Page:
Penn scholars awarded humanities grants

Grant Frame, an associate professor of Assyriology in the Department of Near Eastern Languages & Civilizations in the School of Arts & Sciences (SAS) has been awarded a two-year, $250,000 National Endowment for the Humanities (NEH) grant for his Royal Inscriptions of the Neo-Assyrian Peri

Grant Frame
A work of art depicting Neo-Assyrian ruler Ashurbanipal (668­c.-631 B.C.E.). The image is part of a scene on a stone wall slab in the British Museum. Photo by Royal Inscriptions of the Neo-Assyrian Period Project

Grant Frame, an associate professor of Assyriology in the Department of Near Eastern Languages & Civilizations in the School of Arts & Sciences (SAS) has been awarded a two-year, $250,000 National Endowment for the Humanities (NEH) grant for his Royal Inscriptions of the Neo-Assyrian Period (RINAP) Project.

The grant brings the total NEH funding Frame has received for the RINAP Project to nearly $950,000 since 2008.

Grant Frame
A work of art depicting Neo-Assyrian ruler Ashurbanipal (668­c.-631 B.C.E.). The image is part of a scene on a stone wall slab in the British Museum. Photo by Royal Inscriptions of the Neo-Assyrian Period Project

Frame and his research team are editing and translating all of the known royal inscriptions of the Neo-Assyrian kings from the reign of Tiglath-pileser III (744-727 B.C.E.) to that of the last Assyrian ruler Ashur-uballit II (611–609 B.C.E.).

“Many of these royal inscriptions of the kings of the Neo-Assyrian period have never been translated into English or published before,” says Frame, who is also associate curator of the Penn Museum’s Babylonian Section and an expert on ancient Mesopotamian languages, history, and culture in the first millennium B.C.E.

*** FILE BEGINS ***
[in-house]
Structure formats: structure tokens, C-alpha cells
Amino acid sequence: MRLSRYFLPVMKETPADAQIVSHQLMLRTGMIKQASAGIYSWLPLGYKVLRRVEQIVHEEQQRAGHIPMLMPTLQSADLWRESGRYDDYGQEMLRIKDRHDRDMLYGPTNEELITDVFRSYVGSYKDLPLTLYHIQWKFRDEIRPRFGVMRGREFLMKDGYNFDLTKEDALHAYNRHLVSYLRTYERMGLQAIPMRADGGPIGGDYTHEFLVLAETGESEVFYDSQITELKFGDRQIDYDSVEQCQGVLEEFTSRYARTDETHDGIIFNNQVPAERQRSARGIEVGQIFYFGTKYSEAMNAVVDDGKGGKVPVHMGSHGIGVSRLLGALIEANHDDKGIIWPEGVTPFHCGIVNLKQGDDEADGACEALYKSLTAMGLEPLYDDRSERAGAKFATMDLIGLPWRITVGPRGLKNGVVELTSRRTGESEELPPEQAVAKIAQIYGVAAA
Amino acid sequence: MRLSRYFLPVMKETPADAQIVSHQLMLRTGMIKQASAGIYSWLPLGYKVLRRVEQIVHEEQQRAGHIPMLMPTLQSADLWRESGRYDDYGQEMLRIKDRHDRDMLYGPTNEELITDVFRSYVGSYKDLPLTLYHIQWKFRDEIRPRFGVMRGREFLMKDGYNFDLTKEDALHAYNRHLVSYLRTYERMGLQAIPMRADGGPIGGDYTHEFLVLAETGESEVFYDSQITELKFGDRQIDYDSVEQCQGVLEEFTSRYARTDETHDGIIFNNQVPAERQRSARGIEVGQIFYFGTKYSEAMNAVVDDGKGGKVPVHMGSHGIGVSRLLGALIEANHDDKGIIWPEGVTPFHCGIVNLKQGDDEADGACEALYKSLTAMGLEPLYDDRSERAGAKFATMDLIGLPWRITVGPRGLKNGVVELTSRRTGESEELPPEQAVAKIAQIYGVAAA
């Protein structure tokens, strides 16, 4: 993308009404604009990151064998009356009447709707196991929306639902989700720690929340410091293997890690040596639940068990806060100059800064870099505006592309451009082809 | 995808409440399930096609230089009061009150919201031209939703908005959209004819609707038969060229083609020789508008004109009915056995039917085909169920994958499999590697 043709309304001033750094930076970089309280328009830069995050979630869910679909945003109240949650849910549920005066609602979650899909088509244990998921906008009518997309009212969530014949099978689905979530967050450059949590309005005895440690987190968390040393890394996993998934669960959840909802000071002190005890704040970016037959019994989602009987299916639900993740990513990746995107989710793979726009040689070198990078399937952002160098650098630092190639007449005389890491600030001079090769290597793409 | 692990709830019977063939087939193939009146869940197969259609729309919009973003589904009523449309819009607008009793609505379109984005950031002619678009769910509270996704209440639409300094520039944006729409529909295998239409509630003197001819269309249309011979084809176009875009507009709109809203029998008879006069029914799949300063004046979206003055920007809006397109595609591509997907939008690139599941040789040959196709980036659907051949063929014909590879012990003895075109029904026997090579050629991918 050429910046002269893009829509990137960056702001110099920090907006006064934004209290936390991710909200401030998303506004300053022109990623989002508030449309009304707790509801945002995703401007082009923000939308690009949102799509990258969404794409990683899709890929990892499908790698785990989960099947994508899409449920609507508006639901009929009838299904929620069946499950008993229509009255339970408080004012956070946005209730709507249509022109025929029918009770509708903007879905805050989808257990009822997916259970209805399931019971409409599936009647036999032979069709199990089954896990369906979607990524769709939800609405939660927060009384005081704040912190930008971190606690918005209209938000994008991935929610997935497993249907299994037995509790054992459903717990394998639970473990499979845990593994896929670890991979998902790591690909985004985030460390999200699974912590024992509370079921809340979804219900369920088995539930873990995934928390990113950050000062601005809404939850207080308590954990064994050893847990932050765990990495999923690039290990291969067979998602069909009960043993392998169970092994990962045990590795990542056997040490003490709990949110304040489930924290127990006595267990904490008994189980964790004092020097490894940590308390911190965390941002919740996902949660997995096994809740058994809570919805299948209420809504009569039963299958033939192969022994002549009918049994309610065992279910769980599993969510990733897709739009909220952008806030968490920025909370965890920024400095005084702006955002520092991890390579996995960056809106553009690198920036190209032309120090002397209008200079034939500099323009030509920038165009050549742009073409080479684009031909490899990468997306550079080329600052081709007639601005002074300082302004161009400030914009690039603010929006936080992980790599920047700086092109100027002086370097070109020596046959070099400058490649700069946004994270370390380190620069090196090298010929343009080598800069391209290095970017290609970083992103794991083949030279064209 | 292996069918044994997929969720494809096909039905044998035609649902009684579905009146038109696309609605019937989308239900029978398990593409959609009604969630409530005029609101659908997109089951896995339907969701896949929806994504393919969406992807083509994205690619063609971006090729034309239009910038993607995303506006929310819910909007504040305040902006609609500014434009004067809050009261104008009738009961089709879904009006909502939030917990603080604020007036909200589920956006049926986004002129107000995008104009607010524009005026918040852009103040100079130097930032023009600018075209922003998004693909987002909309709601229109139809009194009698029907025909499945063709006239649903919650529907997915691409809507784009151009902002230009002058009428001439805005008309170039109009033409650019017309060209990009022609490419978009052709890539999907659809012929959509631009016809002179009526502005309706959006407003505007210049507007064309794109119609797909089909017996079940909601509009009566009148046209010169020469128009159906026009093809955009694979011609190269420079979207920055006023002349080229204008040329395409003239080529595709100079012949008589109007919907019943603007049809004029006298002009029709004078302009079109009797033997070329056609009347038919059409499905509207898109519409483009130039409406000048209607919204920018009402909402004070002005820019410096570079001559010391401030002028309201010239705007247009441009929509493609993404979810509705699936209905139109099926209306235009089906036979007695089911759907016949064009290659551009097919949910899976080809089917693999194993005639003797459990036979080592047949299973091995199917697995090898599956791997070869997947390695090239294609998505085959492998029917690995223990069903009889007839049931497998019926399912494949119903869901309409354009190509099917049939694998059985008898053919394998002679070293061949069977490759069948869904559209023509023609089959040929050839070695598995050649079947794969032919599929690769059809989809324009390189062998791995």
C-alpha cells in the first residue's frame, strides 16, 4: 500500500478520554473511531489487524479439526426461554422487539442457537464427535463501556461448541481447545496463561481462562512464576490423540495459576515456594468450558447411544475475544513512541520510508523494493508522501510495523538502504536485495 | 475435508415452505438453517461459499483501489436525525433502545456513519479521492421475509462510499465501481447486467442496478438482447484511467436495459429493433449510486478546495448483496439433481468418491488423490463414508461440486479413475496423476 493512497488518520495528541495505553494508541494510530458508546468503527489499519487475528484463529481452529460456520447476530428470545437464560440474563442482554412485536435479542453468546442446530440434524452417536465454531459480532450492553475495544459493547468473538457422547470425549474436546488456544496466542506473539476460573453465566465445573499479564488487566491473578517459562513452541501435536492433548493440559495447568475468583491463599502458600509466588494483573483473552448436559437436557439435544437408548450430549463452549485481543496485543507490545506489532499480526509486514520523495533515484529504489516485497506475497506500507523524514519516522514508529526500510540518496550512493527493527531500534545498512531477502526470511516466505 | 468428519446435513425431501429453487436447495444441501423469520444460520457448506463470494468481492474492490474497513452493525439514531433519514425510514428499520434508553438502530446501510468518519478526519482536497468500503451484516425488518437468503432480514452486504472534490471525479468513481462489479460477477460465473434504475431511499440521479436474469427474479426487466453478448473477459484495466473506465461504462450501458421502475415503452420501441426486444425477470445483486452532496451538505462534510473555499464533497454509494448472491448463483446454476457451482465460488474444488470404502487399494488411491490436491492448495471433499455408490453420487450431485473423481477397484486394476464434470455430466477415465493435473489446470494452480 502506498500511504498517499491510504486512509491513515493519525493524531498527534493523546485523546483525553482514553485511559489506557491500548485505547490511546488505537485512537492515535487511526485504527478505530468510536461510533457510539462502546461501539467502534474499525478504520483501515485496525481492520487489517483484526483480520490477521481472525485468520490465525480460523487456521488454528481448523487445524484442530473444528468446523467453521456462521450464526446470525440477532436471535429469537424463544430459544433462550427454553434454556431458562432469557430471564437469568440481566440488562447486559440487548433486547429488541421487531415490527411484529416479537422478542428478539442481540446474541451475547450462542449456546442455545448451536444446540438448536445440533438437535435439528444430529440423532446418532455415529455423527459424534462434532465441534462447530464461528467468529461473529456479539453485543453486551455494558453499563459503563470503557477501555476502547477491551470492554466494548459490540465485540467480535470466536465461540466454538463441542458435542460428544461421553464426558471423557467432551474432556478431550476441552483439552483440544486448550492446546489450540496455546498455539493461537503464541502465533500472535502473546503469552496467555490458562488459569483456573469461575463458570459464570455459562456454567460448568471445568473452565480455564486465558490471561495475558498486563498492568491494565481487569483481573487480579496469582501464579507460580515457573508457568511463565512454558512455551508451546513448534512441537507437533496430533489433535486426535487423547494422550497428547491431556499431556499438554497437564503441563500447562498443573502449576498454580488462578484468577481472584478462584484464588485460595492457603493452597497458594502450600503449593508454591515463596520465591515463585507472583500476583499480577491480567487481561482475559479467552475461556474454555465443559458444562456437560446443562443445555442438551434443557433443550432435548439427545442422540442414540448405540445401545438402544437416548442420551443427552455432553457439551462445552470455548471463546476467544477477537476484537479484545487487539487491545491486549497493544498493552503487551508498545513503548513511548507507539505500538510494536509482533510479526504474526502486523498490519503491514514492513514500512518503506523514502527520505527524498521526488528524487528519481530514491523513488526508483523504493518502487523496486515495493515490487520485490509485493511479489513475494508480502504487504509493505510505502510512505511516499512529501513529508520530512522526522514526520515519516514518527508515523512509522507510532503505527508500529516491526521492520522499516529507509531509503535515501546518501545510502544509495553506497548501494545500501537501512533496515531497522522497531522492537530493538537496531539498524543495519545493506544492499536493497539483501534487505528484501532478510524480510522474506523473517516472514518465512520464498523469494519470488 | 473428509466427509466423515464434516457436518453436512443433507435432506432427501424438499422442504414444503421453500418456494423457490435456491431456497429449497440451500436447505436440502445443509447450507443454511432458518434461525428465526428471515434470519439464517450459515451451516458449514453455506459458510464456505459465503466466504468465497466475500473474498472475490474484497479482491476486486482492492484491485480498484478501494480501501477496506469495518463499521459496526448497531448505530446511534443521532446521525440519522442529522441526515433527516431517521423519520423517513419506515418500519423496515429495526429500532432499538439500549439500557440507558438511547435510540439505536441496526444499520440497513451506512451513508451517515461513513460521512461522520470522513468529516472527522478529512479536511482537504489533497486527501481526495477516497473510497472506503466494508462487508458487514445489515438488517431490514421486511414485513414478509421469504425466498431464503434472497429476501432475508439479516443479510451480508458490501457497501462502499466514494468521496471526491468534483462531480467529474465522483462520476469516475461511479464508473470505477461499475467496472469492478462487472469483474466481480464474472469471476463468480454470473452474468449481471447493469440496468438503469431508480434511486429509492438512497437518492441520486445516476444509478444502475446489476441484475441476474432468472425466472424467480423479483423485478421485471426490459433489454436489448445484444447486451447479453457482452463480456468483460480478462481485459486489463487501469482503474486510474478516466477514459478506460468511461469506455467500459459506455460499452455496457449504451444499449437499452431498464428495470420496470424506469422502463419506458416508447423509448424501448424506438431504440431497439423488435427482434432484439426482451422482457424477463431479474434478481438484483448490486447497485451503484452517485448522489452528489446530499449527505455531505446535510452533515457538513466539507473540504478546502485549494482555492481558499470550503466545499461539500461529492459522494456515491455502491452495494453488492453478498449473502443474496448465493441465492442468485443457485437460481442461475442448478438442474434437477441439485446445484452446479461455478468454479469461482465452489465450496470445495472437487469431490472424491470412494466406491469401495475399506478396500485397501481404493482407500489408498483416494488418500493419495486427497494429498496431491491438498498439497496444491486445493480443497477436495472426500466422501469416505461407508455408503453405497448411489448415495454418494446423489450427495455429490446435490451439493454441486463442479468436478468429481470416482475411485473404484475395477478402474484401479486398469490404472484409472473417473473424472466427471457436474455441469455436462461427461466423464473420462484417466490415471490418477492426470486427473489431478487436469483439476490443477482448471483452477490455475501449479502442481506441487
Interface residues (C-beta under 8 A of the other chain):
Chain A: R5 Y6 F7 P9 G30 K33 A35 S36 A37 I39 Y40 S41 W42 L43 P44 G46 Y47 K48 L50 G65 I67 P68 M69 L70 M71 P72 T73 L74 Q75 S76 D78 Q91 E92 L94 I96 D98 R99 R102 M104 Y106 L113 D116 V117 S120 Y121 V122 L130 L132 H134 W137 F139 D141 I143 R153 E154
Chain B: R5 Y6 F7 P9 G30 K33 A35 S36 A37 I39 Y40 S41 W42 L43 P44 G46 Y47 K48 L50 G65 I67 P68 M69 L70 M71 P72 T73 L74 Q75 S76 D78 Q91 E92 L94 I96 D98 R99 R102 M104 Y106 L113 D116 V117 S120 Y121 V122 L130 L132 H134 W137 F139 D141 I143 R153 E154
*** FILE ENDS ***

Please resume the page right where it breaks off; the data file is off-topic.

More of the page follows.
The texts provide a rich history lesson on the lives of ancient Assyrians and Babylonians, describing the military and hunting exploits of their kings, and frequently mentioning Israelite and Judean kings of the Hebrew Bible, as well as rulers such as King Midas, who appears in the works of classical authors.

The project involves translating royal inscriptions into English from the cuneiform writing system and the Standard Babylonian dialect of Akkadian. Texts are published in print volumes and online in the Cuneiform Digital Library Initiative and Open Richly Annotated Cuneiform Corpus.

Frame says that RINAP Online helps preserve ancient Neo-Assyrian history and make it more accessible, while also providing information on the Mesopotamian languages, religion, and literature. Scholars, students, and those interested in ancient history can search Akkadian and Sumerian words appearing in the inscriptions and English words used in the translations on the RINAP website.

Four books have been published so far by the RINAP Project; Frame is working on a fifth. The latest grant is for a sixth book, which will include most of the official inscriptions of Ashurbanipal (668c.-631 B.C.E.). Frame hopes to complete the Project with a seventh volume containing the remainder of Ashurbanipal’s inscriptions and those of his successors, up until the fall of Assyria.

Two other SAS scholars received $6,000 NEH summer stipends to support their research.

Michelle Pinto, a teaching fellow in the Benjamin Franklin Scholars Integrated Studies Program and a visiting scholar in the Department of History, received a grant for research on “France and the Construction of Postwar Africa, 1946-1966.”

Catriona MacLeod, the Edmund J. and Louise W. Kahn Term Professor in the Humanitiesa and a professor of German in the Department of Germanic Languages and Literatures, was awarded a grant for her project, “Cutouts, Collages, and Inkblot Poems in German Romanticism.”

Originally published on .